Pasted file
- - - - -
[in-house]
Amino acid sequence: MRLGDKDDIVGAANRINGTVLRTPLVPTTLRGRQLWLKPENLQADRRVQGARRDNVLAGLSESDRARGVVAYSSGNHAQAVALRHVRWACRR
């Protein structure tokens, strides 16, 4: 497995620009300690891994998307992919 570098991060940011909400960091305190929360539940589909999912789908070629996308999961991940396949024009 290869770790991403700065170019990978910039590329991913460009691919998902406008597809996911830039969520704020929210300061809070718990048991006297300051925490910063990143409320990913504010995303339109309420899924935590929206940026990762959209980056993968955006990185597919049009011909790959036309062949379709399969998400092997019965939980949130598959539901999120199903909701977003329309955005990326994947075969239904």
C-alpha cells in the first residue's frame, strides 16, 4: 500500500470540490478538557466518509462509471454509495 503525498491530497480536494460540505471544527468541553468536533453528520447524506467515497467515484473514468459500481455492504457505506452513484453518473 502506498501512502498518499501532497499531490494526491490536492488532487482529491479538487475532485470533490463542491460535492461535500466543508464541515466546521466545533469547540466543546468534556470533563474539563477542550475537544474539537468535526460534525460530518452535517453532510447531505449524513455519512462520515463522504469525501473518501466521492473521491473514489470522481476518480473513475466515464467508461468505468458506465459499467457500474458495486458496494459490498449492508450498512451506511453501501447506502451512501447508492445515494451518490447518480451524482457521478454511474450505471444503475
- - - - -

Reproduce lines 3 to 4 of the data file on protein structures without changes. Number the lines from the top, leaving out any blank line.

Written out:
């Protein structure tokens, strides 16, 4: 497995620009300690891994998307992919 570098991060940011909400960091305190929360539940589909999912789908070629996308999961991940396949024009 290869770790991403700065170019990978910039590329991913460009691919998902406008597809996911830039969520704020929210300061809070718990048991006297300051925490910063990143409320990913504010995303339109309420899924935590929206940026990762959209980056993968955006990185597919049009011909790959036309062949379709399969998400092997019965939980949130598959539901999120199903909701977003329309955005990326994947075969239904």
C-alpha cells in the first residue's frame, strides 16, 4: 500500500470540490478538557466518509462509471454509495 503525498491530497480536494460540505471544527468541553468536533453528520447524506467515497467515484473514468459500481455492504457505506452513484453518473 502506498501512502498518499501532497499531490494526491490536492488532487482529491479538487475532485470533490463542491460535492461535500466543508464541515466546521466545533469547540466543546468534556470533563474539563477542550475537544474539537468535526460534525460530518452535517453532510447531505449524513455519512462520515463522504469525501473518501466521492473521491473514489470522481476518480473513475466515464467508461468505468458506465459499467457500474458495486458496494459490498449492508450498512451506511453501501447506502451512501447508492445515494451518490447518480451524482457521478454511474450505471444503475